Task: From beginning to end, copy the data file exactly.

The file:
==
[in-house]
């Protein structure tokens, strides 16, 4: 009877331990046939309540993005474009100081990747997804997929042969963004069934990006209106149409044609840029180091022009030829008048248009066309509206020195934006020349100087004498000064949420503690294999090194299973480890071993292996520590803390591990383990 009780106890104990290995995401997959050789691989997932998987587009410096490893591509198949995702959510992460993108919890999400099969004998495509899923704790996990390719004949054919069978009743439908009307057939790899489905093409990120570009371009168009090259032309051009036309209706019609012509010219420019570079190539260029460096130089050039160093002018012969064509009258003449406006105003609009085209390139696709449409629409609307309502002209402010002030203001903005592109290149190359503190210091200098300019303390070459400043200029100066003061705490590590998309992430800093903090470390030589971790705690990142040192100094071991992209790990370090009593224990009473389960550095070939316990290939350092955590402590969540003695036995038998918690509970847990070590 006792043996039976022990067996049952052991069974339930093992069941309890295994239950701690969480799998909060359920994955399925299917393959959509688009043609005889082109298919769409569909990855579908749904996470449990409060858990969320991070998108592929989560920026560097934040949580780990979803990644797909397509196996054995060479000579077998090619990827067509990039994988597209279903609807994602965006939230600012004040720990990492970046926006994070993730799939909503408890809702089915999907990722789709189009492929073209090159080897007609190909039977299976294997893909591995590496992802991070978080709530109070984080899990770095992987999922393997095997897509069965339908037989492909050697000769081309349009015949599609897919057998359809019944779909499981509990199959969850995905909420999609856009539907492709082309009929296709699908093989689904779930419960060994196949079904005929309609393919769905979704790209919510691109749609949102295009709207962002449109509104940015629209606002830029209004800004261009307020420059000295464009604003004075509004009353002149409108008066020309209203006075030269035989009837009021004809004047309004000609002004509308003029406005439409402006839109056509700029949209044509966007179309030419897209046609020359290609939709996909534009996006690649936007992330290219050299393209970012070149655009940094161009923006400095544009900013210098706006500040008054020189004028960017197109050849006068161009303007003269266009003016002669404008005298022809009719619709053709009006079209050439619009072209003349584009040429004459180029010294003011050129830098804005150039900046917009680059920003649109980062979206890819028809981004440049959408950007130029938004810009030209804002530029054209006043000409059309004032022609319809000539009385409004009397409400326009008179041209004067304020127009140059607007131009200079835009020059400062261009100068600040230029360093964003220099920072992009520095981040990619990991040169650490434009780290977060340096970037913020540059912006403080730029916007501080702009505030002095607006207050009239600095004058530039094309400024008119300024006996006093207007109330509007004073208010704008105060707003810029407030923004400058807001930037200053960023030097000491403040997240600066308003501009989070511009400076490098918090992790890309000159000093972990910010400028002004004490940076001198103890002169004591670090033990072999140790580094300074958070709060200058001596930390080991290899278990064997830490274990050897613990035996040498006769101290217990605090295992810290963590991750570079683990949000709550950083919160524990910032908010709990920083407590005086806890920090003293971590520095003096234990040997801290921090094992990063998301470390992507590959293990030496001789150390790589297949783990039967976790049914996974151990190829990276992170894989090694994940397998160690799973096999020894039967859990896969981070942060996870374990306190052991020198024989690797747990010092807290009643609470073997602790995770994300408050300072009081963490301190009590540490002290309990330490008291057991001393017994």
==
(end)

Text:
[in-house]
């Protein structure tokens, strides 16, 4: 009877331990046939309540993005474009100081990747997804997929042969963004069934990006209106149409044609840029180091022009030829008048248009066309509206020195934006020349100087004498000064949420503690294999090194299973480890071993292996520590803390591990383990 009780106890104990290995995401997959050789691989997932998987587009410096490893591509198949995702959510992460993108919890999400099969004998495509899923704790996990390719004949054919069978009743439908009307057939790899489905093409990120570009371009168009090259032309051009036309209706019609012509010219420019570079190539260029460096130089050039160093002018012969064509009258003449406006105003609009085209390139696709449409629409609307309502002209402010002030203001903005592109290149190359503190210091200098300019303390070459400043200029100066003061705490590590998309992430800093903090470390030589971790705690990142040192100094071991992209790990370090009593224990009473389960550095070939316990290939350092955590402590969540003695036995038998918690509970847990070590 006792043996039976022990067996049952052991069974339930093992069941309890295994239950701690969480799998909060359920994955399925299917393959959509688009043609005889082109298919769409569909990855579908749904996470449990409060858990969320991070998108592929989560920026560097934040949580780990979803990644797909397509196996054995060479000579077998090619990827067509990039994988597209279903609807994602965006939230600012004040720990990492970046926006994070993730799939909503408890809702089915999907990722789709189009492929073209090159080897007609190909039977299976294997893909591995590496992802991070978080709530109070984080899990770095992987999922393997095997897509069965339908037989492909050697000769081309349009015949599609897919057998359809019944779909499981509990199959969850995905909420999609856009539907492709082309009929296709699908093989689904779930419960060994196949079904005929309609393919769905979704790209919510691109749609949102295009709207962002449109509104940015629209606002830029209004800004261009307020420059000295464009604003004075509004009353002149409108008066020309209203006075030269035989009837009021004809004047309004000609002004509308003029406005439409402006839109056509700029949209044509966007179309030419897209046609020359290609939709996909534009996006690649936007992330290219050299393209970012070149655009940094161009923006400095544009900013210098706006500040008054020189004028960017197109050849006068161009303007003269266009003016002669404008005298022809009719619709053709009006079209050439619009072209003349584009040429004459180029010294003011050129830098804005150039900046917009680059920003649109980062979206890819028809981004440049959408950007130029938004810009030209804002530029054209006043000409059309004032022609319809000539009385409004009397409400326009008179041209004067304020127009140059607007131009200079835009020059400062261009100068600040230029360093964003220099920072992009520095981040990619990991040169650490434009780290977060340096970037913020540059912006403080730029916007501080702009505030002095607006207050009239600095004058530039094309400024008119300024006996006093207007109330509007004073208010704008105060707003810029407030923004400058807001930037200053960023030097000491403040997240600066308003501009989070511009400076490098918090992790890309000159000093972990910010400028002004004490940076001198103890002169004591670090033990072999140790580094300074958070709060200058001596930390080991290899278990064997830490274990050897613990035996040498006769101290217990605090295992810290963590991750570079683990949000709550950083919160524990910032908010709990920083407590005086806890920090003293971590520095003096234990040997801290921090094992990063998301470390992507590959293990030496001789150390790589297949783990039967976790049914996974151990190829990276992170894989090694994940397998160690799973096999020894039967859990896969981070942060996870374990306190052991020198024989690797747990010092807290009643609470073997602790995770994300408050300072009081963490301190009590540490002290309990330490008291057991001393017994």